Perhaps unlike any other country on Earth, the construct of race plays an integral part of our existence, Racial identity heavily influences one’s reality, worldview and lived experiences. More importantly, race is a fundamental element in how individuals perceive themselves and one another. Historically, the notions and perceptions associated with Black people and black culture have been overwhelmingly negative and damaging 7 and while it is expected that a considerable number of White Americans harbor problematic views about “Blackness”, there is an equally engaging discussion to be had about the way that Black men and women view themselves and their community Even as more and more African-American‘s begin to define what is authentic “Black” on their own terms, racist ideals frequently present themselves when African-American‘s explore issues of Blackness with one another.
Quite often, difference in opinion on issues of Blackness, resistance, respectability, assimilation and the like are drawn across lines of class and educational attainment, Alice Walker’s 1973 short story “Everyday Use” and Ralph Waldo Ellison’s “Flying Home, are two text’s that take the intra-racial discussion on black identity” into account “Flying Home” and “Everyday Use” both examine encounters between polarized sections of Black America, while also comparing and contrasting their respective worldviews. Walker’s text details the familial interactions between a young and educated Black woman named Dee who comes home to visit her less fortunate mother and sister in the rural Southr Immediately the reader can observe a divergence in worldview ariser Dee, who has opted to be called “Wangero” as opposed to the family name that was passed on to her, considers her racial identity to be rooted in her distant African ancestry.
Interestingly, she does so at the expense of her more immediate lineage. By contrast, Mama and Maggie hold a reverence for their more recent lineage. Both parties hold a reverence for ancestry. In an attempt to reclaim her lost heritage from “the people who oppress” her. Dee actually ends up disregarding a core part of her identity The dynamic portrayed in “Everyday Use examines how social strata in the Black community influences values and mores relating to race, Mama and Maggie are women who find value and worth in simplicity. As seen during the altercation about the quilts. Dee is critical of this way of thinking Ironically, while she has adopted an authentically “African “identity”, the reader may observe that pretentious mannerism is — in some ways 7 reflective of the socialized superiority doctrine that many whites harbor. Especially, when one considers that her success is born from their sacrifices, and she chooses not to lend a hand. Based on her behavior, one could argue that Dee is ashamed of her rural southern upbringing.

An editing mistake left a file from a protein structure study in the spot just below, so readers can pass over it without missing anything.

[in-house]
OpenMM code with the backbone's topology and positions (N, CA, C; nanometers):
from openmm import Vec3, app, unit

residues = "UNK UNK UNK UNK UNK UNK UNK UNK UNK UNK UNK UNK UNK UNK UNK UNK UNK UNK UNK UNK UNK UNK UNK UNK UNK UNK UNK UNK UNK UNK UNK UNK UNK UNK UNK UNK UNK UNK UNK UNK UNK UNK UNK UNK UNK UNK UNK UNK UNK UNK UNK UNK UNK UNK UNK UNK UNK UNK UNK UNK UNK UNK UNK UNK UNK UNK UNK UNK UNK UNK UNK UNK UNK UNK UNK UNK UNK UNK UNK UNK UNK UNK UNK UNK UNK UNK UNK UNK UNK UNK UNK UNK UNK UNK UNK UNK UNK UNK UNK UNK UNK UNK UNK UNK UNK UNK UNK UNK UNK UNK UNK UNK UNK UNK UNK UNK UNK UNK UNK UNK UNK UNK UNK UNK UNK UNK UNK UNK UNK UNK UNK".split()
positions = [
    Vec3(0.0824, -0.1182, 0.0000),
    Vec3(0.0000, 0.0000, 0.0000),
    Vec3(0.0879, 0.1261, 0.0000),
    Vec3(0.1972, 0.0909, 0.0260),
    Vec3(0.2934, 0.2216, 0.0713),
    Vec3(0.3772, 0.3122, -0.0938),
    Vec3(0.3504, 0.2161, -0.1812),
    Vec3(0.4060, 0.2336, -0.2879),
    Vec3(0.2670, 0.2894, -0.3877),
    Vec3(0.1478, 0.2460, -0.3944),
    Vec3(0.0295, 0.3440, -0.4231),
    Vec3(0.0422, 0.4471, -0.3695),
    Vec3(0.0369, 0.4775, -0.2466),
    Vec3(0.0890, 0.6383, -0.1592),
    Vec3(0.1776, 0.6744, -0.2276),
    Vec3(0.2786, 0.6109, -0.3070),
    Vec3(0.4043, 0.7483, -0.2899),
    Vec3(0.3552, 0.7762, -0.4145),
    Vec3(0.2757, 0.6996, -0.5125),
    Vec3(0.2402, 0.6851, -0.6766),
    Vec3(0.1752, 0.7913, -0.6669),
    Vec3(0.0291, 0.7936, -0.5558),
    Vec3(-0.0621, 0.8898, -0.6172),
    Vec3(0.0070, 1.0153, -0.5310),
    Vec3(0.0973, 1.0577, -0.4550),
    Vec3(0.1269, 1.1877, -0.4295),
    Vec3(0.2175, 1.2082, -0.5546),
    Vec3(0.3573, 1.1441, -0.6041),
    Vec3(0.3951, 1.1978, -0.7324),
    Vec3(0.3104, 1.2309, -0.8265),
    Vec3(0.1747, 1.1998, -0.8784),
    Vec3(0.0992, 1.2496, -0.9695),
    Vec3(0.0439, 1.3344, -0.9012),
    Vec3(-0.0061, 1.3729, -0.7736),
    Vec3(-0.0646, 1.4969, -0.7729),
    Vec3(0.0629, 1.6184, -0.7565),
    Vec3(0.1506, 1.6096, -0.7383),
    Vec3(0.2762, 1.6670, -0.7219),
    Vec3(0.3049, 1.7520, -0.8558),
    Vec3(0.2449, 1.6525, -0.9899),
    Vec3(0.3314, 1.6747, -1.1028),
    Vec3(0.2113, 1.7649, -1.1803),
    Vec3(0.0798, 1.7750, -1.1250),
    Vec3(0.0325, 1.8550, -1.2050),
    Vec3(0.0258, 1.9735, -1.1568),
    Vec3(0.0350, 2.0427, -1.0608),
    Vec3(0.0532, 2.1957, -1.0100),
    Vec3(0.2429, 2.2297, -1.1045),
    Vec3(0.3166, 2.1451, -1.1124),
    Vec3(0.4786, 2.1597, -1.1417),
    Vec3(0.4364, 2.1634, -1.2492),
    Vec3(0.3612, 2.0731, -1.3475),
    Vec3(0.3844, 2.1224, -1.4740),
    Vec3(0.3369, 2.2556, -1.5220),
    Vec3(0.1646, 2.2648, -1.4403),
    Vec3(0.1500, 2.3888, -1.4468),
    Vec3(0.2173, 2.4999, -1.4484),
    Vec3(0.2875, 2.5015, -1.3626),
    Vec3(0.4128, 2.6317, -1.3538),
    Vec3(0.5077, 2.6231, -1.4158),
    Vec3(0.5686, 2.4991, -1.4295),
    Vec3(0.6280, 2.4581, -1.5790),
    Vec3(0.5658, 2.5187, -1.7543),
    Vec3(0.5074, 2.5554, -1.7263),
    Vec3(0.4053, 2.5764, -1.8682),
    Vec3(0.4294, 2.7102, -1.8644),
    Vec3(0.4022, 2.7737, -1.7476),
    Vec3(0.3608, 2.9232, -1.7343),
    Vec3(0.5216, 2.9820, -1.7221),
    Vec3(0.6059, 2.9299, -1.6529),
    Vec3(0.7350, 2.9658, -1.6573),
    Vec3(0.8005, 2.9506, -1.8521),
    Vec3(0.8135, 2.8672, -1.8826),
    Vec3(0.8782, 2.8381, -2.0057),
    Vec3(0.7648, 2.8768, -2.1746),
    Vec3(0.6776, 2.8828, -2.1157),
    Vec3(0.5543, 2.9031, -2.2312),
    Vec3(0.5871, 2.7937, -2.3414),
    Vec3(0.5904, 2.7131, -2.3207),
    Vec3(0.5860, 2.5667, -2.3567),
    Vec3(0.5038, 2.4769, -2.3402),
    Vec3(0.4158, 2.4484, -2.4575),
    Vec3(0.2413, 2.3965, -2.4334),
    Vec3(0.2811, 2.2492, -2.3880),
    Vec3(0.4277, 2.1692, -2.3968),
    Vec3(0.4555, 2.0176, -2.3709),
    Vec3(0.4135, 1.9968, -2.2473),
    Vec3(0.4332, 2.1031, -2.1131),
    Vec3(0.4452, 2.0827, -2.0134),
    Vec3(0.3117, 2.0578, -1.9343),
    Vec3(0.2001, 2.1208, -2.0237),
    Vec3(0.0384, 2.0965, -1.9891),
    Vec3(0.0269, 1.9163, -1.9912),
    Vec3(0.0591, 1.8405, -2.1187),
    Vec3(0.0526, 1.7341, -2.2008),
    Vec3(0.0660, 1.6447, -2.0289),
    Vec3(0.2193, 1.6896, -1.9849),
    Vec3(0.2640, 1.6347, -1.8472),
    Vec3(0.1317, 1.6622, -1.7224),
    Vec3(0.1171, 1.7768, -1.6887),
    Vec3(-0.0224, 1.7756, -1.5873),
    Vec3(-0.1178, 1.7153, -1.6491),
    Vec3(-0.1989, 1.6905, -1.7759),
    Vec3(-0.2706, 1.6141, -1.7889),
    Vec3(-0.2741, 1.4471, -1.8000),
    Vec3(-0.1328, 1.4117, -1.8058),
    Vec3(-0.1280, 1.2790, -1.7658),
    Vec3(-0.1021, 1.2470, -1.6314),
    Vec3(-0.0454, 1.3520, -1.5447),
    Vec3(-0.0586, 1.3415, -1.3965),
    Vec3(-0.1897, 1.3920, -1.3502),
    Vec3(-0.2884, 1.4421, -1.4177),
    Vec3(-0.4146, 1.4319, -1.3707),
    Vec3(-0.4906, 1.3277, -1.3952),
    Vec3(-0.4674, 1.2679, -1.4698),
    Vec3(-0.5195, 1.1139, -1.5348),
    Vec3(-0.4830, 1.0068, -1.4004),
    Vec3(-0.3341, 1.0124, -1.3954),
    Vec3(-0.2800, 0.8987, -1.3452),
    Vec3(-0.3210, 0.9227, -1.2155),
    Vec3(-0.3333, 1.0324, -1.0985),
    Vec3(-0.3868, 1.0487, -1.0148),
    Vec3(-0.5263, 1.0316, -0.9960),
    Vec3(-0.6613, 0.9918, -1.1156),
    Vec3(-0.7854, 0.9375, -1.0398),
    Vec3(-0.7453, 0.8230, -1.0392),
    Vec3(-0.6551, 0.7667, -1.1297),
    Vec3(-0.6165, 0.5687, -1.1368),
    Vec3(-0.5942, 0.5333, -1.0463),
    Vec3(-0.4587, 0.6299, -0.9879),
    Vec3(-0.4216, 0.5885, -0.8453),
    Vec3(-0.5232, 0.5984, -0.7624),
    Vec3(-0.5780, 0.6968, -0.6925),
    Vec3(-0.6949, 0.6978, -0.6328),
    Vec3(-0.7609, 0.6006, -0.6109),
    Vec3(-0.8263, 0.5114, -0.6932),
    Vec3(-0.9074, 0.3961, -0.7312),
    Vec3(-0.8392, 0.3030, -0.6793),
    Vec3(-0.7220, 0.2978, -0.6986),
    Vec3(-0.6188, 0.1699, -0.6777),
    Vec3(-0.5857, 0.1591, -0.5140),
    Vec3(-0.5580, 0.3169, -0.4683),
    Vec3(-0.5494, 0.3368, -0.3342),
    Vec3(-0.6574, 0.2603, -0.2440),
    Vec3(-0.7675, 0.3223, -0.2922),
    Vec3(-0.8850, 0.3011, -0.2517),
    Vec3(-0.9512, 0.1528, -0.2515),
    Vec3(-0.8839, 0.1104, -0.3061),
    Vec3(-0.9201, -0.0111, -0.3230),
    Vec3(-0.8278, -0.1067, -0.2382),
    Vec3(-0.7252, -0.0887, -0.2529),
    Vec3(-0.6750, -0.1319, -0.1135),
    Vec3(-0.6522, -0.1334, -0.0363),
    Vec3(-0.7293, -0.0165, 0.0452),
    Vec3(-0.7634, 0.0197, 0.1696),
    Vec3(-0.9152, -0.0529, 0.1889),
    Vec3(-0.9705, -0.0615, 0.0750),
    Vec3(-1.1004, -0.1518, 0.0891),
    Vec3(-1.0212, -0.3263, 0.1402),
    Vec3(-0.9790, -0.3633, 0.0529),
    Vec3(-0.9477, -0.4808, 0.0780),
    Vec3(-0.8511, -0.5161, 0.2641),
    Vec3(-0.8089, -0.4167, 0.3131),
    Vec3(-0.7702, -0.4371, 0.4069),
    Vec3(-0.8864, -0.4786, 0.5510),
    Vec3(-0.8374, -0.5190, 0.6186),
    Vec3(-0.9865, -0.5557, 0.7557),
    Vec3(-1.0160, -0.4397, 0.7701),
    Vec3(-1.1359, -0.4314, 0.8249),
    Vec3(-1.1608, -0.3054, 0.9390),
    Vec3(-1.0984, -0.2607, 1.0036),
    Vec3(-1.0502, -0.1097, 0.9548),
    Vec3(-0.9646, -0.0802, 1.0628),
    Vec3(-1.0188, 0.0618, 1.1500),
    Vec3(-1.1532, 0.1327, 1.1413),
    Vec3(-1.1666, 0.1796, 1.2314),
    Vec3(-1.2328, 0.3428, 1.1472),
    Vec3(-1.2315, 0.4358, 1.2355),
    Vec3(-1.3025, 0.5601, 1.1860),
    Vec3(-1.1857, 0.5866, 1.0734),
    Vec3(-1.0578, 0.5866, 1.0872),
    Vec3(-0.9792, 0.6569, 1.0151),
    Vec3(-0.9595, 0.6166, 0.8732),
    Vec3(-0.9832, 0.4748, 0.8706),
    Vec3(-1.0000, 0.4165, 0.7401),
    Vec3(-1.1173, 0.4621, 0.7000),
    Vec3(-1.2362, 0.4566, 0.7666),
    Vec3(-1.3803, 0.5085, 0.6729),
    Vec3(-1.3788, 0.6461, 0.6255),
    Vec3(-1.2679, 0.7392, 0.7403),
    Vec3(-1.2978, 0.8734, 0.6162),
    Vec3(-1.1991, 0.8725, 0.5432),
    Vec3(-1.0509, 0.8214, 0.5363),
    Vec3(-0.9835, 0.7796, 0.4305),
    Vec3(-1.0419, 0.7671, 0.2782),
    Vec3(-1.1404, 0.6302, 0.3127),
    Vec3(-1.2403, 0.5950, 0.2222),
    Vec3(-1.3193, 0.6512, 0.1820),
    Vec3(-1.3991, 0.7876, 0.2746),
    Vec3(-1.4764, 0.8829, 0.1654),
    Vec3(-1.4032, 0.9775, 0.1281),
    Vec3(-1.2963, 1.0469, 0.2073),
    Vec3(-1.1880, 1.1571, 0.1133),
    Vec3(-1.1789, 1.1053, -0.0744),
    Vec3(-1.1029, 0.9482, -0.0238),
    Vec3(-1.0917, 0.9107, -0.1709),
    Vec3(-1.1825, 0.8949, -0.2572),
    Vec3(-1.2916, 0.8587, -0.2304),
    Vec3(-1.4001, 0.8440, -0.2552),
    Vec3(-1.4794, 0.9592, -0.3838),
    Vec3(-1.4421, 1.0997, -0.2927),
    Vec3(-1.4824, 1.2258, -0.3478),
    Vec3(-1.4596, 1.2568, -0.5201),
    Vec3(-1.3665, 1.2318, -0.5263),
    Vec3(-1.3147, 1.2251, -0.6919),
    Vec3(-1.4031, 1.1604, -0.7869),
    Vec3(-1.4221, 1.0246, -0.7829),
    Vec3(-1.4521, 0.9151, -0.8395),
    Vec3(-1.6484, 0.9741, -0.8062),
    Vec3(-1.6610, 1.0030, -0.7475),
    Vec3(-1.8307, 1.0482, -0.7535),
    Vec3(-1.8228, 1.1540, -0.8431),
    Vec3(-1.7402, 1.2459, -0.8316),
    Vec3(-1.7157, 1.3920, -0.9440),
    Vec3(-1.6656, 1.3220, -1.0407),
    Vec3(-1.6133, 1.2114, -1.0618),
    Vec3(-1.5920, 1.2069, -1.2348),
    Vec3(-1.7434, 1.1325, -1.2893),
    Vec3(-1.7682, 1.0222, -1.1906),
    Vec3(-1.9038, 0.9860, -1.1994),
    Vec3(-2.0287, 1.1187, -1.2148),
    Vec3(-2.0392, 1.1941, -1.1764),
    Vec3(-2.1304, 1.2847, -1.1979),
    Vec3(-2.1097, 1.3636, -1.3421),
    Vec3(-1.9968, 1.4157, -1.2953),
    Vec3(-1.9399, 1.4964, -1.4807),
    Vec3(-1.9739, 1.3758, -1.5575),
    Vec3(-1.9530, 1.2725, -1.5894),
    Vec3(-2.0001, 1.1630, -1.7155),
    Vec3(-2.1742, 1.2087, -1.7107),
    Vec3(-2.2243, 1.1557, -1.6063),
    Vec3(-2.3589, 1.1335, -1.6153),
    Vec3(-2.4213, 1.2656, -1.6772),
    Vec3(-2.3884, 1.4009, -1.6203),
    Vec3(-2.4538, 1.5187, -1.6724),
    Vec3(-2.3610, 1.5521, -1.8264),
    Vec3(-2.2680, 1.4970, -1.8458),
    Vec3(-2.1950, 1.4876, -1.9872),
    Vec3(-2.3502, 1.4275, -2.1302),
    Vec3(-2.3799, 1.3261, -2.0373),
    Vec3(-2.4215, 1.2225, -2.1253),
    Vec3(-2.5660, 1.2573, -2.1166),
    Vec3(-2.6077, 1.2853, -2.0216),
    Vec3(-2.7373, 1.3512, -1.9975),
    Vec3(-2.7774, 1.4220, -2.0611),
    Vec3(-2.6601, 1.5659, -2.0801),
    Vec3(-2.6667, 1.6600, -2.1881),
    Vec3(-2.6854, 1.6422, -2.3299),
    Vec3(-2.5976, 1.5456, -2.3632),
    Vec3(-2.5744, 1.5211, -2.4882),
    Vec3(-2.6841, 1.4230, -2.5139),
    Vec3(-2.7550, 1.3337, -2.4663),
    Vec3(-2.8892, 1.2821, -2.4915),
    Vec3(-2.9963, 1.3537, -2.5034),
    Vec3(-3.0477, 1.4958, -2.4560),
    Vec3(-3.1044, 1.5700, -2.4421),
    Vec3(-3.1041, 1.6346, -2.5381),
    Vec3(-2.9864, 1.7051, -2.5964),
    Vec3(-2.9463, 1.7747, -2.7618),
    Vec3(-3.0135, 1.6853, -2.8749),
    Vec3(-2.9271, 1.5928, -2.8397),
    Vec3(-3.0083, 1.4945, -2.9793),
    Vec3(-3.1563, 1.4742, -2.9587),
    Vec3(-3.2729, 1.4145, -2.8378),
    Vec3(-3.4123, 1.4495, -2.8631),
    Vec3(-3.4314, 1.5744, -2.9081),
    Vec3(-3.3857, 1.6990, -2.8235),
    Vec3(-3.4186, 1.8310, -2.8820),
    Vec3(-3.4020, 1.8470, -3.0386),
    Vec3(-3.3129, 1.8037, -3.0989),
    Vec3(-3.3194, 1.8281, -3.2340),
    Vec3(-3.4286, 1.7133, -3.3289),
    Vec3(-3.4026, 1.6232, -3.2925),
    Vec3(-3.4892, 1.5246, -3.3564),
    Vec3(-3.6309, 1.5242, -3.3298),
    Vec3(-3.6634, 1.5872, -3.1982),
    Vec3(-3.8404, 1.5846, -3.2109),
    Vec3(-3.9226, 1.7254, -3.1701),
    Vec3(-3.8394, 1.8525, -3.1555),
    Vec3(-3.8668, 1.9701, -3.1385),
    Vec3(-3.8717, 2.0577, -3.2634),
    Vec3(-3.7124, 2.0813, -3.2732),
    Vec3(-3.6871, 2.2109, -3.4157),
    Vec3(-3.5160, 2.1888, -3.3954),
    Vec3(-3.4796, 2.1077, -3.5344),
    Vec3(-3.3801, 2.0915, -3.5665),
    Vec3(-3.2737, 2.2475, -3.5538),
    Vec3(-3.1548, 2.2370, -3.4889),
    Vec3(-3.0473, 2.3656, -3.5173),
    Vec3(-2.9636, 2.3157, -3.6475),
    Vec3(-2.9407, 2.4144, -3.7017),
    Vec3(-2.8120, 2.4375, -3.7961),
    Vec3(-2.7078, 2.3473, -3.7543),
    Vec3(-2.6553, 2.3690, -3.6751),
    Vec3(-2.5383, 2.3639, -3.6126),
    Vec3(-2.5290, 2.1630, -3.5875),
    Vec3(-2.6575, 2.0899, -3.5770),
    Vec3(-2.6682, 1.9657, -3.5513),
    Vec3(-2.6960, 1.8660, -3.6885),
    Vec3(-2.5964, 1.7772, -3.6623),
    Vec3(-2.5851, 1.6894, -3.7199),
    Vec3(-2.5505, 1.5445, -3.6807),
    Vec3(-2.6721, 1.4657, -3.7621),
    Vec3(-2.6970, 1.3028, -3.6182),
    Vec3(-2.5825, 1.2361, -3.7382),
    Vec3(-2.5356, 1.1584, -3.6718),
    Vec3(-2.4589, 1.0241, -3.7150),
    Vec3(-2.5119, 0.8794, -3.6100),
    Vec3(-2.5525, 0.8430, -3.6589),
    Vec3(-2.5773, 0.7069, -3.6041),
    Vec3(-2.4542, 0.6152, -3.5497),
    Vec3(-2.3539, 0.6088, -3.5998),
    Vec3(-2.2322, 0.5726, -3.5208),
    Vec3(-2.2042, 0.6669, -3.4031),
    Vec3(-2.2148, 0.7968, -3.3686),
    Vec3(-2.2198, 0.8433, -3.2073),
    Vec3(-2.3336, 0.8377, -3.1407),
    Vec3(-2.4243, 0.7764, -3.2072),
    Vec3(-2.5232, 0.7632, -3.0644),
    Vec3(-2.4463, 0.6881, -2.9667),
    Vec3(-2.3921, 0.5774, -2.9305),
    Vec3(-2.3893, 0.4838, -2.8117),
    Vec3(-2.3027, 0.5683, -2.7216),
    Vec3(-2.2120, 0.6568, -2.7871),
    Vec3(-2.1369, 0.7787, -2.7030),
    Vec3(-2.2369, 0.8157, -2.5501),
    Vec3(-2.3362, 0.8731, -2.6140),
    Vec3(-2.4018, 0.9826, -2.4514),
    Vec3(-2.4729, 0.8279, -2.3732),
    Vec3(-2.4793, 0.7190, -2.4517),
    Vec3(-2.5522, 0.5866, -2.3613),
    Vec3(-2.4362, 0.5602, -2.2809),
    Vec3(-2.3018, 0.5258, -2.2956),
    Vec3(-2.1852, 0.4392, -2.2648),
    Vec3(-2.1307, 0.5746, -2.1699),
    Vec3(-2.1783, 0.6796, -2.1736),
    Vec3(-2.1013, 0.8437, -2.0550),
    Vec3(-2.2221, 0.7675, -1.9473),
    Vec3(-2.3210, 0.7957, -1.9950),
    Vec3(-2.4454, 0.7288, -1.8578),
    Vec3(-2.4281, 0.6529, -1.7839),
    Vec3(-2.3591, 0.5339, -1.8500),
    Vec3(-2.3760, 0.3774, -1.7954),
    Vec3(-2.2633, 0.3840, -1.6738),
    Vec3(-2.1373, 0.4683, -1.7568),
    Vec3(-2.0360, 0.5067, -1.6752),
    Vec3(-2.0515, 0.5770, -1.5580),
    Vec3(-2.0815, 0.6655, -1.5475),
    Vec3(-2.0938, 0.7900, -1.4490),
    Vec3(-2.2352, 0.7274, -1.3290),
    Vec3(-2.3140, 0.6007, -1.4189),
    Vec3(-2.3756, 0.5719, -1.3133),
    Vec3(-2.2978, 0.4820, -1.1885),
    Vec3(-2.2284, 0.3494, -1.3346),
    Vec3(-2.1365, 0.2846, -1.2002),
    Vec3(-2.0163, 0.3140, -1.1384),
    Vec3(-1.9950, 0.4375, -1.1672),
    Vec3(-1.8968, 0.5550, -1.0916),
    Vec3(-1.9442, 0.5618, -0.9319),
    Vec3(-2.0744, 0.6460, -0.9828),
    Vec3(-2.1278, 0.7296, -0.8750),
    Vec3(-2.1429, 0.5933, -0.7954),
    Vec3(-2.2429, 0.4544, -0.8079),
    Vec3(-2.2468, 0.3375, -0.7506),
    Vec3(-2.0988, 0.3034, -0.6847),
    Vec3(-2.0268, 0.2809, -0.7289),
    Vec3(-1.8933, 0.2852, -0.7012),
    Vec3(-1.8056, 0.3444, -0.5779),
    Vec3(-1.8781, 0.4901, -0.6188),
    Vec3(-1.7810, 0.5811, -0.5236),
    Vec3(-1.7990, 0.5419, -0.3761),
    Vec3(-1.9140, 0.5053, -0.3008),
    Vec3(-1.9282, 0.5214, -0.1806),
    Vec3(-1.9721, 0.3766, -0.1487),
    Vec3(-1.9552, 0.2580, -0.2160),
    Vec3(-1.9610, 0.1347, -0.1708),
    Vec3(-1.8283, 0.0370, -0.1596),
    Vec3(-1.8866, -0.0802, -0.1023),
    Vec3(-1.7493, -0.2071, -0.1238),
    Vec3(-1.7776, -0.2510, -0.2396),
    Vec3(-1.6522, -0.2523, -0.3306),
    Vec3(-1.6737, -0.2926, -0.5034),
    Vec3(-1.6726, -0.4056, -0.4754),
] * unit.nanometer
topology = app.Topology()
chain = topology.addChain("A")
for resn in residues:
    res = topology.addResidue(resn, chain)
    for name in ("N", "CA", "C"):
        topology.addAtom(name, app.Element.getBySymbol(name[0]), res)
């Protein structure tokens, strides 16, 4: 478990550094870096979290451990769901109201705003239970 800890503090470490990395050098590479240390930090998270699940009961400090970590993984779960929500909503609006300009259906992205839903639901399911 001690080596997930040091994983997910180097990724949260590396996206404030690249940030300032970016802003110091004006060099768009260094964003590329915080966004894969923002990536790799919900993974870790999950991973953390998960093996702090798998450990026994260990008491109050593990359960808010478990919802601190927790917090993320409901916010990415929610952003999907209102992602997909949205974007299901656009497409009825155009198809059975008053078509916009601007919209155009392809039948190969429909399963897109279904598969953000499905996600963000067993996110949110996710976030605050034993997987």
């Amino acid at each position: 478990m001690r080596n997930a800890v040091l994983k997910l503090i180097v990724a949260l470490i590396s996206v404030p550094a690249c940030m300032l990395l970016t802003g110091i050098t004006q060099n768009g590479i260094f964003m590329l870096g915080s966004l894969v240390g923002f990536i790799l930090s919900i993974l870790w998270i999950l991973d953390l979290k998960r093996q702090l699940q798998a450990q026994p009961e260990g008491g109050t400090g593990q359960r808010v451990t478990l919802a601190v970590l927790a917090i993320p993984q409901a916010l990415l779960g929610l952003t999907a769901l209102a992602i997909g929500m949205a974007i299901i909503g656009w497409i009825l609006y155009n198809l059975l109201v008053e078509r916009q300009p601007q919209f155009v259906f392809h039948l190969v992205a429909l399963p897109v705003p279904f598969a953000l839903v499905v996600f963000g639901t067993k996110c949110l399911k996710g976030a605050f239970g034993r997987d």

As Whitsitt phrases it, Dee disregards the “link between herself and the place she came from. She doesn’t seem to realize or acknowledge that she stands upon the shoulders of her aunts, as well as Mama and Maggie, Spawned from an era characterized by Black Pride and self-love movements. “Everyday Use” serves to foster a discussion on how Blackness is not monolithic, and that all segments of the African-American community have value 7 even in instances where parties may not see eye to eye Ellison’s “Flying Home” is a short story that shares the same spirit of “Everyday Use‘K It details an encounter between a prospective Tuskegee Airman named Todd, and an Alabama sharecropper named Jefferson and his son Teddy. Since the text details a time in which Blacks were considered to be mentally inferior, one can understand the immense personal pressure Todd is under to perform.
After the crash, Jefferson and his son make a heartfelt effort to assist Todd — a friendly gesture that makes Todd uncomfortable for fear of being associated with an “old black ignorant man. Todd appears to subscribe to the idea that proving himself capable to Whites in leadership will set him apart from average Blacks in the South, Both Todd and the sharecropper are cognizant of the realities of Jim Crow. However, they respond in very different ways. One can conclude that Jefferson and Teddy are much more in tune with the violent reality in which they exist, thus they feel it incumbent upon themselves to lend a hand. In contrast, Todd seems to believe that his status as a pilot in training gives him a position above the sharecropper and others like him. Thus, he tries his hardest to separate himself and refuse their help.
Much like the dynamic in “Everyday Use”, education and opportunity seem to manifest themselves in Todd as character flaws stemming from a warped sense of reality. However, Ellison takes his text a step further than Walker’s by providing a turning point. Upon meeting Dabney Grave’s and suffering violent and racist treatment at his hand, Todd eventually looks to Jefferson and Teddy as sources of comfort to relieve him from his “overpowering sense of isolation” (Ellison 172). While the broader culture generally tends to compartmentalize Black people as a one-dimensional group, Walker and Ellison shatter these notions with character interactions that serve as mediums for broader conversations surrounding Blackness, respectability, assimilation and culture. What the reader can conclude from these texts is that the definition of a Black identity is a nuanced and ongoing discussion with no easier answers. Thus, it is critical to remain open when such discussions occur.